No matter who wins the White House next month, one victor already is apparent: the media companies that are reaping billions of dollars in political advertising.
However, though the well-known media blue chips garner all the attention on CNBC, there is one under-the-radar media stock that stands out: Scripps Networks Interactive (SNI) . Shares of this company are a timely bet on growth.
Media stocks are among the most alluring long-term investments as legacy empires such as Scripps Networks Interactive, Time Warner, 21st Century Fox and Walt Disney embrace a brave new world of digital applications and online advertising. Meanwhile, ad dollars from the Hillary Clinton-Donald Trump cage fight have been a shot of steroids for these old media companies that are still striving to reinvent themselves.
When the vicious attack ads die down and the winner of the White House is announced on Nov. 8, an estimated $4.4 billion will have been spent on television ads for the 2016 election, up from $3.8 billion in 2012, according to projections from Kantar Media's Campaign Media Analysis Group.
Indeed, the media's race for ratings has been a major catalyst for Trump's telegenic rise, and, if the polls are to be believed, imminent fall.
Political advertising is a high-margin windfall for U.S. media companies, sweetened by increases in overall advertising due to economic growth. The analyst consensus is that U.S. advertising media spending will grow 5.2% this year, compared with an estimated 1.9% growth in 2015.
Investors are catching on to the appeal of media stocks, as other sectors such as real estate, telecommunications and utilities lose steam in the face of rising interest rates.
Technological evolution is driving acquisitions and mergers in the media sector, whereby social media, telecom, and traditional entertainment and news are merging into single integrated entities.
Verizon Communications is in talks to buy struggling Internet giant Yahoo! On Thursday, shares of Time Warner, which owns CNN, jumped 4.7% after news reports revealed that the company was engaged in merger discussions with AT&T.
But as these media behemoths search for new tactics to remain relevant, Scripps Networks Interactive already serves as an exemplar of how to make all the right moves. The stock is a superb multi-year growth play in a media and publishing environment revolutionized by the 24/7 immediacy of niche television, smartphones and social media.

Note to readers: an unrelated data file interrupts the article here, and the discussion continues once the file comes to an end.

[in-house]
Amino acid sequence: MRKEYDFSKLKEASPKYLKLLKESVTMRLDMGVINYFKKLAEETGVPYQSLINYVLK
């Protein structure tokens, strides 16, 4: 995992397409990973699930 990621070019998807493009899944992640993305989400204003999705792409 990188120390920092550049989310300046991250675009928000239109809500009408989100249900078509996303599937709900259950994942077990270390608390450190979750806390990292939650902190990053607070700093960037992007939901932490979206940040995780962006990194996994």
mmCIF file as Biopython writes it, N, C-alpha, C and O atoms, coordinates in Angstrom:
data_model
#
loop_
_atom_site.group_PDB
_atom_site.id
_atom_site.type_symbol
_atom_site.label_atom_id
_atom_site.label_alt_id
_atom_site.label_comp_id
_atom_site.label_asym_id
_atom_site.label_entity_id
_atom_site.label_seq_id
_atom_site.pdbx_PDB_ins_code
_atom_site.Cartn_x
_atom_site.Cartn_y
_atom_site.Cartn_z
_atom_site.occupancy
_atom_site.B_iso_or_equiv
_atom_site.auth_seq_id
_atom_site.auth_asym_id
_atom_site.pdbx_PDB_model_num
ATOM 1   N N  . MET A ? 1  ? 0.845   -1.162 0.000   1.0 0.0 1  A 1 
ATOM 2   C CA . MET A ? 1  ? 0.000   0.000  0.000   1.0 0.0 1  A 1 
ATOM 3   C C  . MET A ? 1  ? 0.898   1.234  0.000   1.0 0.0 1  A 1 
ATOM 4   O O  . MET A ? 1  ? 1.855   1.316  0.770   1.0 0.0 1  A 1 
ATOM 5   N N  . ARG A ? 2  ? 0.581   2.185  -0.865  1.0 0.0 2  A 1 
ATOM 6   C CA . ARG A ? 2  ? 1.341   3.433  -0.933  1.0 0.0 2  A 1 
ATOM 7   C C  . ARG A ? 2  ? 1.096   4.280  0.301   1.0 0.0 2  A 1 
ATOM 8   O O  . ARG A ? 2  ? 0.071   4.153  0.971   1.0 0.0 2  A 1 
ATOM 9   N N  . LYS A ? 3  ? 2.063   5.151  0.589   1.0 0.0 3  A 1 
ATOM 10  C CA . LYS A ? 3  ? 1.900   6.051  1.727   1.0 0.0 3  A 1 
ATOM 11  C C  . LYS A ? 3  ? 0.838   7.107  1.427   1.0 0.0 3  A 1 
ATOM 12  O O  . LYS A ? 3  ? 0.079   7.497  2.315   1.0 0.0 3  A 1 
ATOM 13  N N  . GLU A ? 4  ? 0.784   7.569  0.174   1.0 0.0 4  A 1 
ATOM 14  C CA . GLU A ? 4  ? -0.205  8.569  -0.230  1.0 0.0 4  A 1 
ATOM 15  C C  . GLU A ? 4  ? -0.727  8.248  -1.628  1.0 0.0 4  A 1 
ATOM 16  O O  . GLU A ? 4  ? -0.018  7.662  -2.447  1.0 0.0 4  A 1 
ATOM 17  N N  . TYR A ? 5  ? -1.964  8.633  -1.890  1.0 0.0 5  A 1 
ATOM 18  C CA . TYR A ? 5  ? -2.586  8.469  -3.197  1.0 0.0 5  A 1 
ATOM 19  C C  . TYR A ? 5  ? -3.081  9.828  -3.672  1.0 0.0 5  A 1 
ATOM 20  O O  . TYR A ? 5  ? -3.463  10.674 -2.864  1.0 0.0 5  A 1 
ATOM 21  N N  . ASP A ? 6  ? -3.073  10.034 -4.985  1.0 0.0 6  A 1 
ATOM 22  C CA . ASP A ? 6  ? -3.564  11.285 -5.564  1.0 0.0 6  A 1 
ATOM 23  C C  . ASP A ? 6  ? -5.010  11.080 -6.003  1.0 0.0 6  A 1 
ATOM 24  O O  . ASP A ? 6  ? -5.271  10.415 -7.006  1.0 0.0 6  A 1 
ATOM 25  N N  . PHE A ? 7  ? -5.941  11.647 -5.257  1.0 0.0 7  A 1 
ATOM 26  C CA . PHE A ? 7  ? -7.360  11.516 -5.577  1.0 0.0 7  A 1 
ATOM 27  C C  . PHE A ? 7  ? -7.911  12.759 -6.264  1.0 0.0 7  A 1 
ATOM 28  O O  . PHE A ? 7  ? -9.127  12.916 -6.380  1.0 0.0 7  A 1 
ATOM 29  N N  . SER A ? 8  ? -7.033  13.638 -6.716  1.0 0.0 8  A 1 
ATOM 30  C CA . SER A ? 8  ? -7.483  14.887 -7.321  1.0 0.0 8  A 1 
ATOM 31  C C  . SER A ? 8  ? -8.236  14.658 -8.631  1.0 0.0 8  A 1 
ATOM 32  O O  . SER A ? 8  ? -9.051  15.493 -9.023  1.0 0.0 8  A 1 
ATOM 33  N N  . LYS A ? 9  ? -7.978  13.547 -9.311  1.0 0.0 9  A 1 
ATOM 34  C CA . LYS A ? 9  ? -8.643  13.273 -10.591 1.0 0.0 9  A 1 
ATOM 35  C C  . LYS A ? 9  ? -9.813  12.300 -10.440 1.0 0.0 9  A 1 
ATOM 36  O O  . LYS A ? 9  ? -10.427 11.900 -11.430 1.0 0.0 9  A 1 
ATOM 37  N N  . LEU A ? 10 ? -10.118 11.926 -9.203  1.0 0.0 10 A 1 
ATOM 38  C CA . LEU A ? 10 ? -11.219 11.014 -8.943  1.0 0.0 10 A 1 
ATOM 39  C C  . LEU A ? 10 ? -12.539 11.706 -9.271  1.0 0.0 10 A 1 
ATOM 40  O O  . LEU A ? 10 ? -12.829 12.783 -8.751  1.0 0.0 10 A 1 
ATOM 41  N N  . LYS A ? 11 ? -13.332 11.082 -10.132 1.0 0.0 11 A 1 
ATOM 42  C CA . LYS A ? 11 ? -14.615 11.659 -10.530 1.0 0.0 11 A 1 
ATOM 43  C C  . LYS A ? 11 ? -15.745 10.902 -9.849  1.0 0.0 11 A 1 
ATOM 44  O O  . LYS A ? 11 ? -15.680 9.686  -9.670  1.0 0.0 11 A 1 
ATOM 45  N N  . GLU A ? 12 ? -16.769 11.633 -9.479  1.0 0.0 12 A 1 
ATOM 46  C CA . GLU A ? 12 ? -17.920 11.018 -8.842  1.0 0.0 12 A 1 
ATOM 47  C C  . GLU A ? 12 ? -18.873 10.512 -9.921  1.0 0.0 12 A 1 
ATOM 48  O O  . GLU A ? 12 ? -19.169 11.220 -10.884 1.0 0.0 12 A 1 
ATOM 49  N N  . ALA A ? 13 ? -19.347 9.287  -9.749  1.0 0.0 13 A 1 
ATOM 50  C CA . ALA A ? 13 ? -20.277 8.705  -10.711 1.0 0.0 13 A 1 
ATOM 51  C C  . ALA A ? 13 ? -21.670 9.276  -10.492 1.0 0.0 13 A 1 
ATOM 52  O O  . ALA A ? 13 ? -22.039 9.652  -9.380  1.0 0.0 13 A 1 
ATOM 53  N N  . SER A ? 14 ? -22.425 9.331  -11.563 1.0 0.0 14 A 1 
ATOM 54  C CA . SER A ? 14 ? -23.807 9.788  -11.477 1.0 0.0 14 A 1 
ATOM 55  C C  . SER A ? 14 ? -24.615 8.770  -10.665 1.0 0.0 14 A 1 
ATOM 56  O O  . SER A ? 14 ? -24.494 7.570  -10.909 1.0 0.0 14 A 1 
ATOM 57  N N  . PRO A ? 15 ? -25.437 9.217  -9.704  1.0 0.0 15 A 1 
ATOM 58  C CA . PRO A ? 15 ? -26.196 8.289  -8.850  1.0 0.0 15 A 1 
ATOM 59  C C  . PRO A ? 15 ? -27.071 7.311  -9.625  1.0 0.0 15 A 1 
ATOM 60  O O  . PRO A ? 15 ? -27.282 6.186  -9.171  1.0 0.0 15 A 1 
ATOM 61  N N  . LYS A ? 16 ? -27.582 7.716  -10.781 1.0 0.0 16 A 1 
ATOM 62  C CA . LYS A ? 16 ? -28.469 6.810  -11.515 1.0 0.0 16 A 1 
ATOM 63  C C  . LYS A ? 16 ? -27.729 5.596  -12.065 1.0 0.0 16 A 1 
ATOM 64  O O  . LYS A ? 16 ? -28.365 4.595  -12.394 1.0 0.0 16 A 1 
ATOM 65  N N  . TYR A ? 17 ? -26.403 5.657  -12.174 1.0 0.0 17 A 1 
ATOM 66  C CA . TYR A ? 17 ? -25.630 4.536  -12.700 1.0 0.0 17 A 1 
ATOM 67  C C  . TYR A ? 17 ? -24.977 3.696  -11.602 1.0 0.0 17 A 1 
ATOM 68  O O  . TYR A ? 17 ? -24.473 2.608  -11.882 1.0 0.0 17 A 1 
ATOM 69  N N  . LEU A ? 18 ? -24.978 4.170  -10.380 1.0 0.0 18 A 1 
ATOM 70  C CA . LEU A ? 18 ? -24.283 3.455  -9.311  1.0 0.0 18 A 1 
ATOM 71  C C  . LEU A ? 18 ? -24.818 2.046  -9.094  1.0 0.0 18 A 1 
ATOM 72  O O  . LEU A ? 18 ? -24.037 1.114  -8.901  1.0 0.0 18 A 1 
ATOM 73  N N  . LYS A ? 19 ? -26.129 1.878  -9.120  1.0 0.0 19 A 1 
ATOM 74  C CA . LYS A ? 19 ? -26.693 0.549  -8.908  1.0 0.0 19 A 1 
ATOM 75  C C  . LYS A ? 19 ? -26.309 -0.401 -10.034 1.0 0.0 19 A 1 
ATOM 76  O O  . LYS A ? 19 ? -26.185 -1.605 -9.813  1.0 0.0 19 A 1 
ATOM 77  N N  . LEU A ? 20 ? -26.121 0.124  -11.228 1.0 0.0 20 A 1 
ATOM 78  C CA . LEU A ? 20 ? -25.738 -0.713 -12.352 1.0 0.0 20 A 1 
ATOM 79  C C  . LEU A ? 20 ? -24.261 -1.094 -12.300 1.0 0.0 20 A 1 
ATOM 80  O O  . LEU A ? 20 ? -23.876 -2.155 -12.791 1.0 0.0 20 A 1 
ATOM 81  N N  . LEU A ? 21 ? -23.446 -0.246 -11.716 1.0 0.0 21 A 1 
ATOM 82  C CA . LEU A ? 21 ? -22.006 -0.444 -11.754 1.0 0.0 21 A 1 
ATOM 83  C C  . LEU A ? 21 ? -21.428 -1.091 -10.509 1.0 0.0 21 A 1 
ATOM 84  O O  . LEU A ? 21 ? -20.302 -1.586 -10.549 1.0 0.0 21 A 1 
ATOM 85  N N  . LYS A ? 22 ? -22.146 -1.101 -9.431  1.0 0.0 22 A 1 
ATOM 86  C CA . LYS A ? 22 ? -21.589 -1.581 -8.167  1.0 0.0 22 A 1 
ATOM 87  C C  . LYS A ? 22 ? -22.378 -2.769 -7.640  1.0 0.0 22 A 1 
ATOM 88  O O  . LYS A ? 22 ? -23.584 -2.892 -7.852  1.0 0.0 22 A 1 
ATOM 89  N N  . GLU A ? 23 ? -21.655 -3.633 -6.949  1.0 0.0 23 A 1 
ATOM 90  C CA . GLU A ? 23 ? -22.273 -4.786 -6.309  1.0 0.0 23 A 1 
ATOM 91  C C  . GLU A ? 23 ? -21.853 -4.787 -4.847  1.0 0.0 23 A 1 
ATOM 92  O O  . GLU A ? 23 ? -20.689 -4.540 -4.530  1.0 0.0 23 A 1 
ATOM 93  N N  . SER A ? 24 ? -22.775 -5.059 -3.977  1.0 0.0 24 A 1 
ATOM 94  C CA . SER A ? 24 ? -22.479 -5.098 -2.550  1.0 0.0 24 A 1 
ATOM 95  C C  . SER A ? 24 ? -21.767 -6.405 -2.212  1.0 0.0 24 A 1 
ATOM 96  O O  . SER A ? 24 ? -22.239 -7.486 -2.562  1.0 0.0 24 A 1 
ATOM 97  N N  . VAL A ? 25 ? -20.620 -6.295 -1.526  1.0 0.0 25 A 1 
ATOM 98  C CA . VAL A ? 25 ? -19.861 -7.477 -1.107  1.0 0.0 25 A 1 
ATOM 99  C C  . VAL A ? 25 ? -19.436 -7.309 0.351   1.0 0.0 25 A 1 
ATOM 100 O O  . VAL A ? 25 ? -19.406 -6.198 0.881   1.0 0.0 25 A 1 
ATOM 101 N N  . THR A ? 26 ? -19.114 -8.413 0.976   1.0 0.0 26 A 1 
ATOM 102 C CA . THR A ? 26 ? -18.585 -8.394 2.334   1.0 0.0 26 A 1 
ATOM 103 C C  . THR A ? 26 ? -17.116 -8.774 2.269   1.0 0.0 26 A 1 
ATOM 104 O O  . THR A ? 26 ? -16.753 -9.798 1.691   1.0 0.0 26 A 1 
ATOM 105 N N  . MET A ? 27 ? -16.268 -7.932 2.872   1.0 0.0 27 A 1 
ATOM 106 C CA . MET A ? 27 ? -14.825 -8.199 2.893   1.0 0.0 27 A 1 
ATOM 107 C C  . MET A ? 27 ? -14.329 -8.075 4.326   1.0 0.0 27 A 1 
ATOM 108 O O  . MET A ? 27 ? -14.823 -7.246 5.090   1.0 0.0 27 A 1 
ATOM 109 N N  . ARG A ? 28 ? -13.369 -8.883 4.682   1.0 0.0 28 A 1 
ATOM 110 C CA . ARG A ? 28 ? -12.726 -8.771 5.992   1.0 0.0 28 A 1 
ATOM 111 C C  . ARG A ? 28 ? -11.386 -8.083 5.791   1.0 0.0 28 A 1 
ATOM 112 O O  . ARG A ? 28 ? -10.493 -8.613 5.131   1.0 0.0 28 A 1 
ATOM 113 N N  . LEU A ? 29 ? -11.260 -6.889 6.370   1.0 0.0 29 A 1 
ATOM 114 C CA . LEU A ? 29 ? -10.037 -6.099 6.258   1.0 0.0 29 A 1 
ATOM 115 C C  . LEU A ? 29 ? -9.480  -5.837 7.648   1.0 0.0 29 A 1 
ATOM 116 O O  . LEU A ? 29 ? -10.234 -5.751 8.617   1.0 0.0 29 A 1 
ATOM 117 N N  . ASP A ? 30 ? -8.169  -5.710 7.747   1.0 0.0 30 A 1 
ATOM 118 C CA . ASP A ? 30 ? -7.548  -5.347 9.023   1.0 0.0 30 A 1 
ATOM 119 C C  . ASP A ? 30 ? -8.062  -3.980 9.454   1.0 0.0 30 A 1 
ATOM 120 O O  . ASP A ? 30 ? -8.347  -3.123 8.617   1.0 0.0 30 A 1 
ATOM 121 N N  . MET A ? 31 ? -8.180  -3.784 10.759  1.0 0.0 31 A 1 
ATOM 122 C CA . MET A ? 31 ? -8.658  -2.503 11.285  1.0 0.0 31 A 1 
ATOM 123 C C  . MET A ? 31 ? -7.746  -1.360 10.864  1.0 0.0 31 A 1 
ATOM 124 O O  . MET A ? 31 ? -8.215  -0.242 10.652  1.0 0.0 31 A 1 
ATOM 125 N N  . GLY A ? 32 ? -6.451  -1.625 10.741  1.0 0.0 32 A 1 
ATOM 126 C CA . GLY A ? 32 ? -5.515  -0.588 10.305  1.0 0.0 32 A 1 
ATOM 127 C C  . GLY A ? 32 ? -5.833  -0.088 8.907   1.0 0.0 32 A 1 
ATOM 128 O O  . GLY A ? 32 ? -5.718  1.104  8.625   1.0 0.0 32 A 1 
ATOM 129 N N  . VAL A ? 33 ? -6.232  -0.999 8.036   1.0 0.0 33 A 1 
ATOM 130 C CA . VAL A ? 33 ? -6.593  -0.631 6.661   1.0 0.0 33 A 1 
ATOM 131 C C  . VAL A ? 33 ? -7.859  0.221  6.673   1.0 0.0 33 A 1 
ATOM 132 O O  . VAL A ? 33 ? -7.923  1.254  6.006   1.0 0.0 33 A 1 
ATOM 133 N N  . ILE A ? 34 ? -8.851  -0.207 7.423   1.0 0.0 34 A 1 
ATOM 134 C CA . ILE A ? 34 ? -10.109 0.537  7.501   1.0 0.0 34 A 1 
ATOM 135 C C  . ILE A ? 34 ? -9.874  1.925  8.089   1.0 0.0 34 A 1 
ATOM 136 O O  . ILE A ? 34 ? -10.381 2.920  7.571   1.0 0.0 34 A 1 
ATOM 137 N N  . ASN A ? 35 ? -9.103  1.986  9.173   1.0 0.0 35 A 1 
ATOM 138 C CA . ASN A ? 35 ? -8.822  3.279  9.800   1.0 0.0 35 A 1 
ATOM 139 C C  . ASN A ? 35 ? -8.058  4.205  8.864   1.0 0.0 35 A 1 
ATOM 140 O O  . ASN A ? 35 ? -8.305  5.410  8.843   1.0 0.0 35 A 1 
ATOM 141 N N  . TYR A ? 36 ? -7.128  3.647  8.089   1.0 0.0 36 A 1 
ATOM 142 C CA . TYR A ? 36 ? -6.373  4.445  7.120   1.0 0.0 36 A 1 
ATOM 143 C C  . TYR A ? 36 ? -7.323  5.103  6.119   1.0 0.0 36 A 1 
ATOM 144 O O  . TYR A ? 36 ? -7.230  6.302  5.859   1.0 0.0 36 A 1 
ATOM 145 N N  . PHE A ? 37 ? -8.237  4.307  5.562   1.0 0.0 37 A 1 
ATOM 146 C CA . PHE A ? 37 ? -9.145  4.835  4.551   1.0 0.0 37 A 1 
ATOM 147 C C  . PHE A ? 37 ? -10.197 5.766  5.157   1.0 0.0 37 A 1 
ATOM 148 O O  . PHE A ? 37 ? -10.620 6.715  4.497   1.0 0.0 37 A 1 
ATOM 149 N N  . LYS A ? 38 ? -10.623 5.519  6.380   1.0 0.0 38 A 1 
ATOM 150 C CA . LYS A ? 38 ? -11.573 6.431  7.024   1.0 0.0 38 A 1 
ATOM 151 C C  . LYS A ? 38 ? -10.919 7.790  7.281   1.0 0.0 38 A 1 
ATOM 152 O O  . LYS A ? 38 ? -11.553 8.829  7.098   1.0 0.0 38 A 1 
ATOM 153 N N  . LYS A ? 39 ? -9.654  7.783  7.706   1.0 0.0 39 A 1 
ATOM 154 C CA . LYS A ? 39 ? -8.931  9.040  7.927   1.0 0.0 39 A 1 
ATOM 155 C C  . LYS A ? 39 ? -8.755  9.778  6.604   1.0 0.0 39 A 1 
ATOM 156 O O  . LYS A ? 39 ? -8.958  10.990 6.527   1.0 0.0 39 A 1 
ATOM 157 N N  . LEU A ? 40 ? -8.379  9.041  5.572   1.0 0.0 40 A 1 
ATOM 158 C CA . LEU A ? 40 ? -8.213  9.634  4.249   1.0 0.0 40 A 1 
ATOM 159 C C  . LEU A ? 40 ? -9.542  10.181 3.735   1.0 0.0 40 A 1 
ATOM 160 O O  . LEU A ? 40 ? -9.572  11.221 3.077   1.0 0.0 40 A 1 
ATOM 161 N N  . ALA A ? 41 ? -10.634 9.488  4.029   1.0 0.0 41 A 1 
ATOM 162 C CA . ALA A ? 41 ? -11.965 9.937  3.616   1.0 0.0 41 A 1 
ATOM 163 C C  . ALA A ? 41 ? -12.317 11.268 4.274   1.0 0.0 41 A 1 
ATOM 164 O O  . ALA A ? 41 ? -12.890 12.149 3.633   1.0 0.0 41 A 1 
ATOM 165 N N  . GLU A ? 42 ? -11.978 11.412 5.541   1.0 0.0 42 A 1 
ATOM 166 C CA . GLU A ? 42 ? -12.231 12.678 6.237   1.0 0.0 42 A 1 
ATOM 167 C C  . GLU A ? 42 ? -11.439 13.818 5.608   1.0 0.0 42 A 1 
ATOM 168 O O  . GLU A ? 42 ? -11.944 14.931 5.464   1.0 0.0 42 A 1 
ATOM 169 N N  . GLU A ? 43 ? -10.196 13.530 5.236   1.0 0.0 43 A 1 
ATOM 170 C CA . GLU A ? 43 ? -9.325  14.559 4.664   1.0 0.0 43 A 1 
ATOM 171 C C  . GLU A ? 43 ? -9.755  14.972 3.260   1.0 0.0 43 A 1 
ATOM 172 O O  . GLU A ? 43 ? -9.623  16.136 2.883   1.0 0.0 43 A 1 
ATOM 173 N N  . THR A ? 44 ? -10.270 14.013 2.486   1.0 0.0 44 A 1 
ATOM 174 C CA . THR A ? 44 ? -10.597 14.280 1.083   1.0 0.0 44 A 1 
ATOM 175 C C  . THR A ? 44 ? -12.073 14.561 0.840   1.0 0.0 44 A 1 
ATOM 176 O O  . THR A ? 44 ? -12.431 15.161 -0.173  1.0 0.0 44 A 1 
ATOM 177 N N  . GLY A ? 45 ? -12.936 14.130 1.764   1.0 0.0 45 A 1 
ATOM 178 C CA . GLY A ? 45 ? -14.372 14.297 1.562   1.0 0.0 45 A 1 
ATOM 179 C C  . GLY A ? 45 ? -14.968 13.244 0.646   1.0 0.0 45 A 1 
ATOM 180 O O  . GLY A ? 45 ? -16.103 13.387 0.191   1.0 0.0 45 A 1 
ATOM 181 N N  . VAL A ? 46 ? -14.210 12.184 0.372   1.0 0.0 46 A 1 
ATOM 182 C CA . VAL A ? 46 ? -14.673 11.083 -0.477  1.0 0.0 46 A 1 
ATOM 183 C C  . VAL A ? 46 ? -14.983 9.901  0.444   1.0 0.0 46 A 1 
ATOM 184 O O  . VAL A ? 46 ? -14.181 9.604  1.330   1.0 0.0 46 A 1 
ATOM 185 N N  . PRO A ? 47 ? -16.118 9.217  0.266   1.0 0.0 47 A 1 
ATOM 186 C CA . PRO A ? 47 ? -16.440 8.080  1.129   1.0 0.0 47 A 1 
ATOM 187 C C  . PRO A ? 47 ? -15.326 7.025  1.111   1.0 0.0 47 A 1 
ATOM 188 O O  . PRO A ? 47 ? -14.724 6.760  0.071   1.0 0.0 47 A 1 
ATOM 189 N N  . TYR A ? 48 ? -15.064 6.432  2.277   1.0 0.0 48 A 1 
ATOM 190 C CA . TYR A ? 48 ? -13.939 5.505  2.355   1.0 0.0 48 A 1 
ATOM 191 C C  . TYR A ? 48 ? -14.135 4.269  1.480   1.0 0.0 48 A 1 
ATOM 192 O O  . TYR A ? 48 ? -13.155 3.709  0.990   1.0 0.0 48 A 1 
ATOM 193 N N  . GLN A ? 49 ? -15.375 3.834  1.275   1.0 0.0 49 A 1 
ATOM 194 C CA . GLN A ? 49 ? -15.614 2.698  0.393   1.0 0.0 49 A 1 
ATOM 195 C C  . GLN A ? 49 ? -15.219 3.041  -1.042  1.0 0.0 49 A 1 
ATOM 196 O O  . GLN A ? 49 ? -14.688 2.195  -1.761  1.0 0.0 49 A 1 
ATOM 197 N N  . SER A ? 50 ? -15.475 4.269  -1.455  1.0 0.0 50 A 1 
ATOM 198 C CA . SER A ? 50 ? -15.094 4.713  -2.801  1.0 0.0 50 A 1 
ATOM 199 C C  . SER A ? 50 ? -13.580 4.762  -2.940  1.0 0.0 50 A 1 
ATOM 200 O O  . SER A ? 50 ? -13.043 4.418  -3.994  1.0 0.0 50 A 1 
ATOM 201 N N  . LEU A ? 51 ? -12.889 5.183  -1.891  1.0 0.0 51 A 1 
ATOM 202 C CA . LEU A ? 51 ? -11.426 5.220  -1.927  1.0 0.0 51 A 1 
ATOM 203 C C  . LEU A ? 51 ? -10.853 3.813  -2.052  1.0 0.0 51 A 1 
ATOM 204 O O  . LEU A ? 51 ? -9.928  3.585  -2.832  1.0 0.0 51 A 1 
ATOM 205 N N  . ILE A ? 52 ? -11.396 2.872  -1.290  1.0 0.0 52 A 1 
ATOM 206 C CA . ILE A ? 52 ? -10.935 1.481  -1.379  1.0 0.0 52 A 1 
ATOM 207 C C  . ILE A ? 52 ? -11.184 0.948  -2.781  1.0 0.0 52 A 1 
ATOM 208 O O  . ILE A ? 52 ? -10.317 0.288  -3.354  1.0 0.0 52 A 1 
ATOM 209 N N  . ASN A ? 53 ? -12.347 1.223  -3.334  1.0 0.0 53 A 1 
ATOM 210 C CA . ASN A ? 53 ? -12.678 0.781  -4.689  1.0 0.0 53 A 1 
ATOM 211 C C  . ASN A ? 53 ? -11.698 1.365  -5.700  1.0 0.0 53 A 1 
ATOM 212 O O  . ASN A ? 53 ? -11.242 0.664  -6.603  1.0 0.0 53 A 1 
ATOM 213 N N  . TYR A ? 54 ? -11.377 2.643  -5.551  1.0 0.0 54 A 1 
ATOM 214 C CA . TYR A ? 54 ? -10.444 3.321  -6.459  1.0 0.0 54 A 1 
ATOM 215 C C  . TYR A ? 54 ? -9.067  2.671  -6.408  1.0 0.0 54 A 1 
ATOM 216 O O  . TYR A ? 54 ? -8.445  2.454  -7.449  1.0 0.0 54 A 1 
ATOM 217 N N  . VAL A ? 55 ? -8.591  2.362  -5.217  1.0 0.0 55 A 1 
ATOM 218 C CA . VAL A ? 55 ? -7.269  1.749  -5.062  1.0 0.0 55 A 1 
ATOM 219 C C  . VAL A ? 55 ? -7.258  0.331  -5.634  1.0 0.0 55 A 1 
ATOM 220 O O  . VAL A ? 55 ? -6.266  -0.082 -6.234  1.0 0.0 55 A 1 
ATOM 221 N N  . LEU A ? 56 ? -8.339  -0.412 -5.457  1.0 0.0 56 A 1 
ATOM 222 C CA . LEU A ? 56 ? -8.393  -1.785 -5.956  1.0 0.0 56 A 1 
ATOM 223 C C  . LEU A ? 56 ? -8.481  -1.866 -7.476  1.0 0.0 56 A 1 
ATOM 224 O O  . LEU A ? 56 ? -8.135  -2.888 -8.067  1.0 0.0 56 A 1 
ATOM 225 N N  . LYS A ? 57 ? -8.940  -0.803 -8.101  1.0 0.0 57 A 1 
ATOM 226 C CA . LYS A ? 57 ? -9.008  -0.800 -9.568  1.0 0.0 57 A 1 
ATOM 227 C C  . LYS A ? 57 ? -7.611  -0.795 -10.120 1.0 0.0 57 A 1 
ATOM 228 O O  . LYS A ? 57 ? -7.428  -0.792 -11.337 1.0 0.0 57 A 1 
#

Scripps Networks Interactive is the result of a 1994 spin-off from E. W. Scripps, which was founded in 1878 under the prosaic name of Penny Press.
E. W. Scripps started out as a Citizen Kane-type operation, built around newspapers, radio and later television. After the spin-off, Scripps Networks Interactive focused on the emerging trend toward lifestyle niches, developing content for Internet satellite radio, mobile and social-media platforms, and television, as well as books and magazines that complement its other media.
Scripps Networks Interactive shrewdly foresaw the Balkanization of media and unveiled a wide variety of lifestyle channels that are highly popular, including the Cooking Channel, the Do-It-Yourself Network, the Food Network, Great American Country, the Home and Garden Channel, and the Travel Channel. The company's channels are brilliant exercises in branding.
The company is scheduled to report third-quarter earnings on Nov. 7.
The analyst consensus estimate is for earnings to come in at 96 cents a share, compared with $1.06 a share a year earlier.
However, for the full year, earnings are slated to reach $5.15 a share, compared with $4.94 a share in 2015. In 2017, earnings are pegged at $5.38 a share.
Among all media companies, Scripps Networks Interactive is the leader in providing lifestyle content that is specifically tailored to ever-changing tastes. That is a highly valuable characteristic in a world of rapidly shifting demographics.
Scripps Networks Interactive's stock has gained more than 15% this year, compared with more than 4% for the S&P 500. Shares of Scripps Networks Interactive trade at about $63.
And yet the stock is cheap, trading at a trailing 12-month price-earnings ratio of 10.83, compared with 18.6 for its industry. Investors should buy shares while they still trade at a discount.
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John Persinos is an editorial manager and investment analyst at Investing Daily. At the time of publication, he owned stock in DIS and VZ.